Aaron Stern, NBC Olympics
Five takeaways you should know from Day 3 of Olympic action in London.
No. 1: American swimming needed a morale boost Monday night – and they got a healthy dose of it. After Ryan Lochte won in dramatic fashion over Michael Phelps in the 400m IM on Day 1, the U.S. was was deflated in a silver performance in the men’s 4x100m freestyle relay on Day 2. Lochte kicked off Monday night with a fading performance of his own that landed him off the medal podium in the 200m freestyle, and all of a sudden the vibe around U.S. swimming had gone from electric to sputtering in 48 hours.
That’s when Missy Franklin showed up. The bubbly 17-year-old newcomer hopped in the pool just 14 minutes after swimming a semifinal heat and promptly rallied to win the 100m backstroke. It was the first gold of what seems certain to be a long and distinguished career for the young phenom. Matt Grevers took the momentum Franklin created and ran with it, taking gold in the men’s 100m backstroke; to top it off, first-time Olympian and fellow American Nick Thoman turned in a surprising performance to win silver in that race. Just like that: confidence restored.
No. 2: After a dominant performance in the team qualifying round two days ago, the American men’s gymnastics had high expectations in the finals on Monday – and promptly fell to pieces. They were sloppy across the board and finished fifth. Danell Leyva and John Orozco still have strong chances to challenge Japan’s legendary Kohei Uchimura in the individual all-around but it will take the men some time to wash the bitter taste of today’s collapse out of their mouths regardless of what happens the rest of the way.
No. 3: Controversy led to a dramatic standoff in the fencing arena when South Korean fencer Shin A-Lam, convinced she’d been robbed by judges of a trip to the gold medal match in women’s individual epee, refused to leave the piste for over an hour.
With :01 left in sudden-death overtime Shin held a a tie-breaking advantage because she had scored the last point in regulation to force the extra session with Germany’s Britta Heidemann, the reigning Olympic champion. Three times fighting commenced with :01 on the clock and each time the two women lunged at each other and scored simultaneous touches. On the fourth start Heidemann lunged at Shin and scored the decisive point. The South Korean coach pleaded with officials that the match should have ended during the three restarts; the judges deliberated for 25 minutes before awarding the match to Heidemann.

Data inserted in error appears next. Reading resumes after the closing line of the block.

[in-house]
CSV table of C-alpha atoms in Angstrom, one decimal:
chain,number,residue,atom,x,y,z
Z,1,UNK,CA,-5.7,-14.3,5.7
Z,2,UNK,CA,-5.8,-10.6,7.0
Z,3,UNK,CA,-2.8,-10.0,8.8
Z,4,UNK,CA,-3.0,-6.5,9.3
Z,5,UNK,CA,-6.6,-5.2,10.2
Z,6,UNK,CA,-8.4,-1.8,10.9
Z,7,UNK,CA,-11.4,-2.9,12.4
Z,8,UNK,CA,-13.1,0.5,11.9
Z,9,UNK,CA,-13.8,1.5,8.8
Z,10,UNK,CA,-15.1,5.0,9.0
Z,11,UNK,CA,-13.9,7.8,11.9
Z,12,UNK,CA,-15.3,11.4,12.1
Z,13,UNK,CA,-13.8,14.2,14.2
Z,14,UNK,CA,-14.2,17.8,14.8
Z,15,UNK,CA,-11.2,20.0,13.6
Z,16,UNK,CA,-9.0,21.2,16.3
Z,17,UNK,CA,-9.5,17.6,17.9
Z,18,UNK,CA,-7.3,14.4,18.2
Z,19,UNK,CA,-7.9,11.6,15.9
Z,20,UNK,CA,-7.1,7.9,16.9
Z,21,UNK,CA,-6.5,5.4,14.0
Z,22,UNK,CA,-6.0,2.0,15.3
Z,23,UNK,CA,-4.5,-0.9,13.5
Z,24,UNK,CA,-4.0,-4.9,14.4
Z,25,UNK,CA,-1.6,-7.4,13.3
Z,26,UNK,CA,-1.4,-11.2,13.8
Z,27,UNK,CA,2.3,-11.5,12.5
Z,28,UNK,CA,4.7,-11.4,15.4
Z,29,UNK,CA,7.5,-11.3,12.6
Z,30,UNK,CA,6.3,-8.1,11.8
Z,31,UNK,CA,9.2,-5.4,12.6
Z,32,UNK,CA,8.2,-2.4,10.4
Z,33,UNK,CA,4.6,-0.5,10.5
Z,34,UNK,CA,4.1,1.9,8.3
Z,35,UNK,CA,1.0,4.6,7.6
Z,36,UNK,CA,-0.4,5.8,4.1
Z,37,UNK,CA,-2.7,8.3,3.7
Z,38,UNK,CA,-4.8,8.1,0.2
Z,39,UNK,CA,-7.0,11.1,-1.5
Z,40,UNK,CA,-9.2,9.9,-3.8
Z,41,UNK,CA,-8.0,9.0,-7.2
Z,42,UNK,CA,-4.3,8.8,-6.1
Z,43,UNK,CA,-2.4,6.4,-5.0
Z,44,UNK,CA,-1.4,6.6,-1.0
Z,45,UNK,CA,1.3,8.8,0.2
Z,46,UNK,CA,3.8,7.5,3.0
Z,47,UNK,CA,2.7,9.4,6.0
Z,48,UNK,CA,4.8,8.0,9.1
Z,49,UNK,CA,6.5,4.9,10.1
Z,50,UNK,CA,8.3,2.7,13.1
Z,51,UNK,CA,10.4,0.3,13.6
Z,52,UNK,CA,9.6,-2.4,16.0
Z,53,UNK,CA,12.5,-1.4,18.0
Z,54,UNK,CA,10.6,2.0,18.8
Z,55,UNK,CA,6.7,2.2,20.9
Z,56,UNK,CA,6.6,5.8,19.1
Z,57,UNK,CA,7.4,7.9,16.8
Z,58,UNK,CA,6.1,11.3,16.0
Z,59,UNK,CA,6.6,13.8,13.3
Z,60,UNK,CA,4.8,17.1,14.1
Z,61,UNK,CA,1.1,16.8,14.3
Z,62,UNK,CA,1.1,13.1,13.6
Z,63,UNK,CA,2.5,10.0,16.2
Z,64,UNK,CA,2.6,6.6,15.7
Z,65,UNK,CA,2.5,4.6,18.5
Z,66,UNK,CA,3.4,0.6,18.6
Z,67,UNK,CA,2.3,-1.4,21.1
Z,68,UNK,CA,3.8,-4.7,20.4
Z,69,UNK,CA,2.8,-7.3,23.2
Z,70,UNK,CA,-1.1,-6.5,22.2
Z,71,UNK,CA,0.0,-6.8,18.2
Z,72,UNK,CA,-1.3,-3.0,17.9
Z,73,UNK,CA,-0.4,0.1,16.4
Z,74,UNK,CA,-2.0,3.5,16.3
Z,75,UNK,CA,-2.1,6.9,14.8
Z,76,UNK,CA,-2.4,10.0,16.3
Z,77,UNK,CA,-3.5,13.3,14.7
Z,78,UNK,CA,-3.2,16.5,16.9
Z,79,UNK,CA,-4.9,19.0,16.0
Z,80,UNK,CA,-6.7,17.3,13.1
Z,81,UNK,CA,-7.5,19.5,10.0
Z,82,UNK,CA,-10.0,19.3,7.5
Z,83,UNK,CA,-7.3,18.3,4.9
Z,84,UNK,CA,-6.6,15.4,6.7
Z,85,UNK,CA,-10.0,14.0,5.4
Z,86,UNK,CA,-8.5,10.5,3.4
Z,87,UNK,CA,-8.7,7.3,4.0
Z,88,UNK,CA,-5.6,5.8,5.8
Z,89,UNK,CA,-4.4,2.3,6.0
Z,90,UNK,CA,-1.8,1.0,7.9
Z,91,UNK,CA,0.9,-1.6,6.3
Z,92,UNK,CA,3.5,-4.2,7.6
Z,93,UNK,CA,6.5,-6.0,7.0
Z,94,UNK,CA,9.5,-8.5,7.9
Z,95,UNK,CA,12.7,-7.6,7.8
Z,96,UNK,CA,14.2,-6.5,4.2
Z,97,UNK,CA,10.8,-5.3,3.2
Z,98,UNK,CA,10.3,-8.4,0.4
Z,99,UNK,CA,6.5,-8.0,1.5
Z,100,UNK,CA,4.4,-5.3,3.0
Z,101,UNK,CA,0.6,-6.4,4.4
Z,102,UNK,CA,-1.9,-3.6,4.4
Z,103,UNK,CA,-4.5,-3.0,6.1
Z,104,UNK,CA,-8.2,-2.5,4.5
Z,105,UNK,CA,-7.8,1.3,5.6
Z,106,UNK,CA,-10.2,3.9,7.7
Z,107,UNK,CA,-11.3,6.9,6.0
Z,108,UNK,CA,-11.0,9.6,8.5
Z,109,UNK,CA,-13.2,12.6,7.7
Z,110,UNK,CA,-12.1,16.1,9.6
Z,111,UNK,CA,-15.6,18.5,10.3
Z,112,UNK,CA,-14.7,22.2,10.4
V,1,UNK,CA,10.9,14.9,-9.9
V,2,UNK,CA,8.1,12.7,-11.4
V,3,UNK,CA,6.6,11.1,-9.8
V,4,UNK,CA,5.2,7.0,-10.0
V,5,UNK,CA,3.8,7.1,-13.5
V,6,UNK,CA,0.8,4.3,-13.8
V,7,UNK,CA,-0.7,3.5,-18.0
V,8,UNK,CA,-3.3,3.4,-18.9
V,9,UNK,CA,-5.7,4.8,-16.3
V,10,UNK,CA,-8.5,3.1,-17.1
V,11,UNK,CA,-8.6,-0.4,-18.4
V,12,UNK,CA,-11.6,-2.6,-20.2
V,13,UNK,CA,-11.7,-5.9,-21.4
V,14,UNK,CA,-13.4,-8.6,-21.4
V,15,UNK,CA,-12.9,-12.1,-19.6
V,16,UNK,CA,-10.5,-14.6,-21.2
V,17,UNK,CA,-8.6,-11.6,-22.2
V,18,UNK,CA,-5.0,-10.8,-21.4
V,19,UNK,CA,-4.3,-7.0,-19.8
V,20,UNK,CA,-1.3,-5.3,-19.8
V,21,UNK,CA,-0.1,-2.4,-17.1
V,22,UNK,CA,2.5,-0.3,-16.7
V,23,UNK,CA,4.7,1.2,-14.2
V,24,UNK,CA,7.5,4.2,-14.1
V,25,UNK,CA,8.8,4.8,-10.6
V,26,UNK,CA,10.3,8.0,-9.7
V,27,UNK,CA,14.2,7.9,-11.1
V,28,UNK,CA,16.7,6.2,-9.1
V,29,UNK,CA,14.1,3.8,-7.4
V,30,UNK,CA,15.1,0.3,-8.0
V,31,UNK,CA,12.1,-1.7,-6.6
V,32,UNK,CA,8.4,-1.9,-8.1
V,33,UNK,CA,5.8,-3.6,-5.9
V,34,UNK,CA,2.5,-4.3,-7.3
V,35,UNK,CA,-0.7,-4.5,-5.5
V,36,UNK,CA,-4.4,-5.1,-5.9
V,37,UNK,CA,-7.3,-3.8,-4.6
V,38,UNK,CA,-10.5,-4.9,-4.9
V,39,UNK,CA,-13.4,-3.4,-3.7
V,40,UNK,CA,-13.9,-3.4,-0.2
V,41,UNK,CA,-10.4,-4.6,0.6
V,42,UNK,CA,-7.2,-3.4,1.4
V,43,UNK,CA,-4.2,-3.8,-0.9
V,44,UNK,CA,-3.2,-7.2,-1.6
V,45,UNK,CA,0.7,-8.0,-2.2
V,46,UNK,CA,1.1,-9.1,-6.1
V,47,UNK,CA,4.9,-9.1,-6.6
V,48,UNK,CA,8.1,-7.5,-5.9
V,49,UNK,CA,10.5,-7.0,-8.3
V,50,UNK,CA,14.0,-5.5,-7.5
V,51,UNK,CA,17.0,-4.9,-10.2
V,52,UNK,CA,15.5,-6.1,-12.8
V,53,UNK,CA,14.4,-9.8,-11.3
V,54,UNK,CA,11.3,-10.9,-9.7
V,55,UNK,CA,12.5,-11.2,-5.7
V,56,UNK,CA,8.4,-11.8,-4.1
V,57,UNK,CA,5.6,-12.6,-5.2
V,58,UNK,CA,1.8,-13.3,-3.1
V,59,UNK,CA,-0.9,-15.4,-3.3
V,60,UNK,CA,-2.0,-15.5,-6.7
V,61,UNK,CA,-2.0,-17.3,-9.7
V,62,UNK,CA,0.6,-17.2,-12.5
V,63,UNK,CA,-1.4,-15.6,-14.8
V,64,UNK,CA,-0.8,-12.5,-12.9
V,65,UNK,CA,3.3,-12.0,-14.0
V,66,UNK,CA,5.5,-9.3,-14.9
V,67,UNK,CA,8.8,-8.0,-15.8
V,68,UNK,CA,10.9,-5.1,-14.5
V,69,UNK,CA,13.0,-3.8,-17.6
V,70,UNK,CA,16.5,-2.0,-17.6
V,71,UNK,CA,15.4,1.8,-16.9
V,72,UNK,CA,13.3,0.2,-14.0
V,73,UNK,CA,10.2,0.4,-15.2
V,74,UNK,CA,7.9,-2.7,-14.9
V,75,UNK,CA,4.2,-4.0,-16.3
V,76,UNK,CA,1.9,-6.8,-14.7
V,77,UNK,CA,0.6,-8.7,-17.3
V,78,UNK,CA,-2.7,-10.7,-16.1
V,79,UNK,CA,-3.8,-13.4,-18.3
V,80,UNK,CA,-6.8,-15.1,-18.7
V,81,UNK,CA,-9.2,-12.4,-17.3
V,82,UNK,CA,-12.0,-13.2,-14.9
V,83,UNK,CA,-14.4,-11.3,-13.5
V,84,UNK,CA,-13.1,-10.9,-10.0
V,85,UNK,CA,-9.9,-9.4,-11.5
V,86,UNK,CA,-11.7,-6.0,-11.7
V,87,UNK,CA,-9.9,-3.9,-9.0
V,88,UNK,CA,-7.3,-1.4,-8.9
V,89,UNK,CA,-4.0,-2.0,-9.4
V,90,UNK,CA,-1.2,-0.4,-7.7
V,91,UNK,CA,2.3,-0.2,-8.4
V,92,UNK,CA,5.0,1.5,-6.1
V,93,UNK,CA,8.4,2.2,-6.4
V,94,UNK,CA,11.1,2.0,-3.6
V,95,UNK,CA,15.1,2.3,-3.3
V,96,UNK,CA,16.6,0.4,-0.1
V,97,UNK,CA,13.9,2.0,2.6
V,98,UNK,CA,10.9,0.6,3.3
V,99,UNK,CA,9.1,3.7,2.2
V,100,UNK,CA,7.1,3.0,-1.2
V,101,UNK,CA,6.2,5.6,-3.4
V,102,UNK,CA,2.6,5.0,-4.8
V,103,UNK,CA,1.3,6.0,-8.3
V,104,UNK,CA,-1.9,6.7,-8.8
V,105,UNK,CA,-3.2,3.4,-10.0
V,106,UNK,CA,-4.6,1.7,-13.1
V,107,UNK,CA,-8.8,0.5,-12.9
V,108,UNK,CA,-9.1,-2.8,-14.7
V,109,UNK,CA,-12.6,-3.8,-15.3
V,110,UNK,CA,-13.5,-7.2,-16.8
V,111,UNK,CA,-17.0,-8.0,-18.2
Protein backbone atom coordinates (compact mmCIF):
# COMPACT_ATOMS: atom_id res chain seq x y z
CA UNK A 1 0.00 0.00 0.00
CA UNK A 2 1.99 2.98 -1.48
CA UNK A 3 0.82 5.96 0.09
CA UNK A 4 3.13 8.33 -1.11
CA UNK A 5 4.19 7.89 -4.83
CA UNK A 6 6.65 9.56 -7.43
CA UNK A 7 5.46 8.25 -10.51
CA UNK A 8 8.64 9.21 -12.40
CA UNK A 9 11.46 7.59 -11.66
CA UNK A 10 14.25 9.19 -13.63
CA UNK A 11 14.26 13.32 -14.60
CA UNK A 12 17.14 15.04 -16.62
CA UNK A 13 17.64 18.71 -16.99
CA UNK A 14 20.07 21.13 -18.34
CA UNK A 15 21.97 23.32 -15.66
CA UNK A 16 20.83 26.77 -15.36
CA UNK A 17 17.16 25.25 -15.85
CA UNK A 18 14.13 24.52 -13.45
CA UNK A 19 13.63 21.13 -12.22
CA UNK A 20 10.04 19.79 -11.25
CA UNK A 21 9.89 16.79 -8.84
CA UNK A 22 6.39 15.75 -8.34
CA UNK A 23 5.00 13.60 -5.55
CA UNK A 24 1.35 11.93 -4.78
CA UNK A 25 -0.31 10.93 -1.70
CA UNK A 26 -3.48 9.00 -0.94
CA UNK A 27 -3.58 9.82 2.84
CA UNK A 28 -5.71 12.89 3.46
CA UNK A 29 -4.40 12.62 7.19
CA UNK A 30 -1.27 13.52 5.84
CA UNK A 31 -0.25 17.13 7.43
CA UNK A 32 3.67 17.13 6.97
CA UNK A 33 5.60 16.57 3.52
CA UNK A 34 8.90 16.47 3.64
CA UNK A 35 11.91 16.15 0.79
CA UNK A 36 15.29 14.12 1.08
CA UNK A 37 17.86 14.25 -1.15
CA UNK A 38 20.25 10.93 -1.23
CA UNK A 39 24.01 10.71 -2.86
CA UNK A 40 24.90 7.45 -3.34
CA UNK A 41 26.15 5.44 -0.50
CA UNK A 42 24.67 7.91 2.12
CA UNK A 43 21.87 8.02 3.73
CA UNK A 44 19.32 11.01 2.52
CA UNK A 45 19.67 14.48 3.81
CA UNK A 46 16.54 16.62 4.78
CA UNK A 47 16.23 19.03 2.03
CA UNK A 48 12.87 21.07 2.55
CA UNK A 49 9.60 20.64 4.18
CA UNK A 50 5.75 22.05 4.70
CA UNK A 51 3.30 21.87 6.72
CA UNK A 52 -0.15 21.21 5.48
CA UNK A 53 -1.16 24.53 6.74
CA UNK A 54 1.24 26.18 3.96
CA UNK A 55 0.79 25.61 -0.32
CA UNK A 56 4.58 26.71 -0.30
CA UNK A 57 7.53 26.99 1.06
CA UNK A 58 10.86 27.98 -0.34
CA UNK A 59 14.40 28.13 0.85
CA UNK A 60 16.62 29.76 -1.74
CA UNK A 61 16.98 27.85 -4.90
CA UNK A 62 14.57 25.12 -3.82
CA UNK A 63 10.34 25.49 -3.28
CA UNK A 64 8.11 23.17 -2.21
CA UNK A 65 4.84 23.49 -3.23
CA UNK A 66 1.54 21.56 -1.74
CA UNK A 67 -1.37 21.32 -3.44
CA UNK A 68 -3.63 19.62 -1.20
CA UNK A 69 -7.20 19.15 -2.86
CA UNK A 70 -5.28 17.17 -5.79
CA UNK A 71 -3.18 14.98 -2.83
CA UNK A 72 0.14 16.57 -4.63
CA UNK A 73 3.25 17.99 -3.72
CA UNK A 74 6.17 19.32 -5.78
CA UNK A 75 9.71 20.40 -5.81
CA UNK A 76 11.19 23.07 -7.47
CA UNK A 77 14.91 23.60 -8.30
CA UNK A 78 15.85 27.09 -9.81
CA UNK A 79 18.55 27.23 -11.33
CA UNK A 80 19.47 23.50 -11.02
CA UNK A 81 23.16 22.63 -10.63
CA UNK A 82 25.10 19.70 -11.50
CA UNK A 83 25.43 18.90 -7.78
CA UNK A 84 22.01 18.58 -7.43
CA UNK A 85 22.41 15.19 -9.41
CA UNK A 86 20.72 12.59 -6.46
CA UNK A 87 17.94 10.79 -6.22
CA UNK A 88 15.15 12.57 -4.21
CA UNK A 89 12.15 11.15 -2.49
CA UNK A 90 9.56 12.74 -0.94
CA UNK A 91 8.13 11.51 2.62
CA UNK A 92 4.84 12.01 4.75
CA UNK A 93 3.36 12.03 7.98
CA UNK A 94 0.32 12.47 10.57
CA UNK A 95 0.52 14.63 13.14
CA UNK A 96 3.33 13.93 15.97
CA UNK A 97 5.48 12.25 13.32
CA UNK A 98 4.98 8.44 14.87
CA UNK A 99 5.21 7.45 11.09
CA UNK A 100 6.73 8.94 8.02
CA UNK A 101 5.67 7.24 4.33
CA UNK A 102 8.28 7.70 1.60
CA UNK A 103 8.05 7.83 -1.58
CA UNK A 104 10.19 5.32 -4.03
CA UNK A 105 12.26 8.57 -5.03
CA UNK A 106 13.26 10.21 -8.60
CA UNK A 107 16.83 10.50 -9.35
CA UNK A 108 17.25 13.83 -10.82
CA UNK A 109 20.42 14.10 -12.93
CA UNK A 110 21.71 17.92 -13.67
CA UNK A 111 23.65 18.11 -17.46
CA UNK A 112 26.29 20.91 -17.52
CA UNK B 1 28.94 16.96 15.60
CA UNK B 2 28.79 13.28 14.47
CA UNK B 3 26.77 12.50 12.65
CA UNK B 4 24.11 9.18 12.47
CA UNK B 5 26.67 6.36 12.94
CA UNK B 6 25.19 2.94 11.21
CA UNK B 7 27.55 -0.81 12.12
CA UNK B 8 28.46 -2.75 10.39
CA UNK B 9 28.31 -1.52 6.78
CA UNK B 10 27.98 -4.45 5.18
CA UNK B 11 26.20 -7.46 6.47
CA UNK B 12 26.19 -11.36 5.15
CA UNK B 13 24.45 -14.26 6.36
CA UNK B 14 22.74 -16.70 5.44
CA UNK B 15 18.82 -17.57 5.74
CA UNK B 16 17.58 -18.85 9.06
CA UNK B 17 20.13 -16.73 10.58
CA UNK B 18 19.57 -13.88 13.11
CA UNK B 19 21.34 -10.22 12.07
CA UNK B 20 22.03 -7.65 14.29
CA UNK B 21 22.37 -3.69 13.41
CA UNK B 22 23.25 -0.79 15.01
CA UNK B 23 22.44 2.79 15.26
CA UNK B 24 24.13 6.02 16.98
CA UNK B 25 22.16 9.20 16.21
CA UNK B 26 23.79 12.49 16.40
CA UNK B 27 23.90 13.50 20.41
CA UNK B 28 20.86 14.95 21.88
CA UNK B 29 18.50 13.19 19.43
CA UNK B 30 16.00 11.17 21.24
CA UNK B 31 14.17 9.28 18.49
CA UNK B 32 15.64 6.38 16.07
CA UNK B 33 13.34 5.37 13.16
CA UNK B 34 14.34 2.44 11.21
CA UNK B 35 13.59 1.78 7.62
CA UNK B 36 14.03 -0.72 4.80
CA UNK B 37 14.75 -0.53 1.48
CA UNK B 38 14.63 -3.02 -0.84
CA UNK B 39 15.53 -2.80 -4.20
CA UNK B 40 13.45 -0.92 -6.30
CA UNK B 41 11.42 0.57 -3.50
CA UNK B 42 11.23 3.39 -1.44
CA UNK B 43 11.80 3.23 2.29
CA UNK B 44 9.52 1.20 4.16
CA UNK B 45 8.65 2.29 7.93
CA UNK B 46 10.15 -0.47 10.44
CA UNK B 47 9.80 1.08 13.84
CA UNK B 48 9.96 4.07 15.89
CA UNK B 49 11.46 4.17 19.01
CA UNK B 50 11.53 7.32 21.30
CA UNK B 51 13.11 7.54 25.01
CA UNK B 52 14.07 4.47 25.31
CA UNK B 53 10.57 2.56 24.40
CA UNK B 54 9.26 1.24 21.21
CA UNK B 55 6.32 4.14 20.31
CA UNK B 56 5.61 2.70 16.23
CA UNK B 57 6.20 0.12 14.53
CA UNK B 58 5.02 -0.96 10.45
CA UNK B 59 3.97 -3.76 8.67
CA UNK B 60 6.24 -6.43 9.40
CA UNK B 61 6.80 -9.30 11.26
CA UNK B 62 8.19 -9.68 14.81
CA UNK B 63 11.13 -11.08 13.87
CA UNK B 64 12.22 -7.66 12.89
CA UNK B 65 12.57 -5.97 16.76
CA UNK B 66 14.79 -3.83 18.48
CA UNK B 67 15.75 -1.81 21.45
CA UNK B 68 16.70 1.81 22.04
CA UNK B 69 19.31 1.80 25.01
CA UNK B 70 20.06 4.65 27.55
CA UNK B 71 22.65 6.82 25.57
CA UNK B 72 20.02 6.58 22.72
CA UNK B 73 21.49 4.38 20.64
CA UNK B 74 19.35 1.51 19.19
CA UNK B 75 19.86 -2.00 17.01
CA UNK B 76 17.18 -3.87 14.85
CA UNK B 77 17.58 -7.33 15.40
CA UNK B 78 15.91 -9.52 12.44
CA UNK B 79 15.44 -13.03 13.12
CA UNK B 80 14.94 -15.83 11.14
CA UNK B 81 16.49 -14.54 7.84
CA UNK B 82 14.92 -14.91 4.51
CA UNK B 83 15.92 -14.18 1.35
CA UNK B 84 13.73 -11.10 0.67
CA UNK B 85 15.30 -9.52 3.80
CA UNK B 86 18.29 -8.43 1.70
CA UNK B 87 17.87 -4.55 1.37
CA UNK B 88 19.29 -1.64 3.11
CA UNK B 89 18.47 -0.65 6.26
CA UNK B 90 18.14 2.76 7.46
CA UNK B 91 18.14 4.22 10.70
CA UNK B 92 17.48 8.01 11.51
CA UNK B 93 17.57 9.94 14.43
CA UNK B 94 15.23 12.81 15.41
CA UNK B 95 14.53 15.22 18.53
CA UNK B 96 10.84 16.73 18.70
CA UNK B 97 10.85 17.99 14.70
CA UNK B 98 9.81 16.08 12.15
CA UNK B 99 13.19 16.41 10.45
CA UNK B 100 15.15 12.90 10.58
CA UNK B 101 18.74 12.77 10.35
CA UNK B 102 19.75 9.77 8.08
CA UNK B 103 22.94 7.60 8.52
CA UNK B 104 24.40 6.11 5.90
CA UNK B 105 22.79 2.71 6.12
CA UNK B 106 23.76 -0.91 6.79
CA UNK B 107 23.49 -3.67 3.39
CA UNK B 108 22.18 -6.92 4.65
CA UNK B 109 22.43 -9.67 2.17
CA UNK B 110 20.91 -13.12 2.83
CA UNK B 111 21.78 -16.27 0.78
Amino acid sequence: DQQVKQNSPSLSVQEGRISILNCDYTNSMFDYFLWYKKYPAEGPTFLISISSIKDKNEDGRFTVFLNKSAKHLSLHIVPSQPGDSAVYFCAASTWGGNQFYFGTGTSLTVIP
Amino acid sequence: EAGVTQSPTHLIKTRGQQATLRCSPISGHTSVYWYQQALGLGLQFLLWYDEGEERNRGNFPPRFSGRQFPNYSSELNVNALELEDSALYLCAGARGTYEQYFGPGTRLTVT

That’s when it got weird: Fencing rules dictate that if Shin were to leave the piste it would be seen as a sign of accepting the judges’ decision, so instead she sat in protest for nearly 70 minutes on the edge of the fighting platform. Eventually she was escorted away in tears as the crowd booed the judges. Shin went on to lose the bronze-medal match to No. 1 seed Yujie Sun of China; Heidemann lost in the gold-medal match to Ukraine’s Yana Shemyakina.
No. 4: China extended its diving dominance when Cao Yuan and Zhang Yanquan executed near-perfect dives in almost every round of today’s competition, giving China its second diving gold in as many days. Americans are back on the diving map too: David Boudia and Nick McCrory took bronze a day after Abby Johnston and Kelci Bryant won silver in the 3m synchronized springboard, the first American diving medals since the 2000 Olympics.
No. 5: And finally, your gold and total medal counts in the race between the U.S. and China: After three days China has won nine gold medals and 17 total medals; the U.S. has five golds and 17 overall.
The opinions expressed are solely those of the author and do not necessarily reflect the views of Comcast.